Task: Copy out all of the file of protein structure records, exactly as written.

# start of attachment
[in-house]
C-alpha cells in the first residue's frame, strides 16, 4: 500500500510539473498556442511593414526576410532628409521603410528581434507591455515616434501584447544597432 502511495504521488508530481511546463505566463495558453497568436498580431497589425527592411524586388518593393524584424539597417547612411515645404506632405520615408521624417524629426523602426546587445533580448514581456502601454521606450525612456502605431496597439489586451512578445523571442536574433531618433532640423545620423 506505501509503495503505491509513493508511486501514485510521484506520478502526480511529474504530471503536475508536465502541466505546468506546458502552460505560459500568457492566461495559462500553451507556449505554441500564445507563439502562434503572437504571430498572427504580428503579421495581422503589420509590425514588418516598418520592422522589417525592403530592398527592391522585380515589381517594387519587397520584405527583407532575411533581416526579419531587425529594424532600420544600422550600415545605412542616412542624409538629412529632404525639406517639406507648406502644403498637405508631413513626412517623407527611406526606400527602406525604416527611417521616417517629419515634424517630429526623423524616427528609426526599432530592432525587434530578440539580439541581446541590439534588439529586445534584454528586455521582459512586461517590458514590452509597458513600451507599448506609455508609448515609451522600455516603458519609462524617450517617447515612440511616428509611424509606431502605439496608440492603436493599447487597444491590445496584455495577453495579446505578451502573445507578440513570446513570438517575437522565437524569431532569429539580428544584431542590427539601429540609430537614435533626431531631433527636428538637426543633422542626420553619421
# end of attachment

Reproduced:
[in-house]
C-alpha cells in the first residue's frame, strides 16, 4: 500500500510539473498556442511593414526576410532628409521603410528581434507591455515616434501584447544597432 502511495504521488508530481511546463505566463495558453497568436498580431497589425527592411524586388518593393524584424539597417547612411515645404506632405520615408521624417524629426523602426546587445533580448514581456502601454521606450525612456502605431496597439489586451512578445523571442536574433531618433532640423545620423 506505501509503495503505491509513493508511486501514485510521484506520478502526480511529474504530471503536475508536465502541466505546468506546458502552460505560459500568457492566461495559462500553451507556449505554441500564445507563439502562434503572437504571430498572427504580428503579421495581422503589420509590425514588418516598418520592422522589417525592403530592398527592391522585380515589381517594387519587397520584405527583407532575411533581416526579419531587425529594424532600420544600422550600415545605412542616412542624409538629412529632404525639406517639406507648406502644403498637405508631413513626412517623407527611406526606400527602406525604416527611417521616417517629419515634424517630429526623423524616427528609426526599432530592432525587434530578440539580439541581446541590439534588439529586445534584454528586455521582459512586461517590458514590452509597458513600451507599448506609455508609448515609451522600455516603458519609462524617450517617447515612440511616428509611424509606431502605439496608440492603436493599447487597444491590445496584455495577453495579446505578451502573445507578440513570446513570438517575437522565437524569431532569429539580428544584431542590427539601429540609430537614435533626431531631433527636428538637426543633422542626420553619421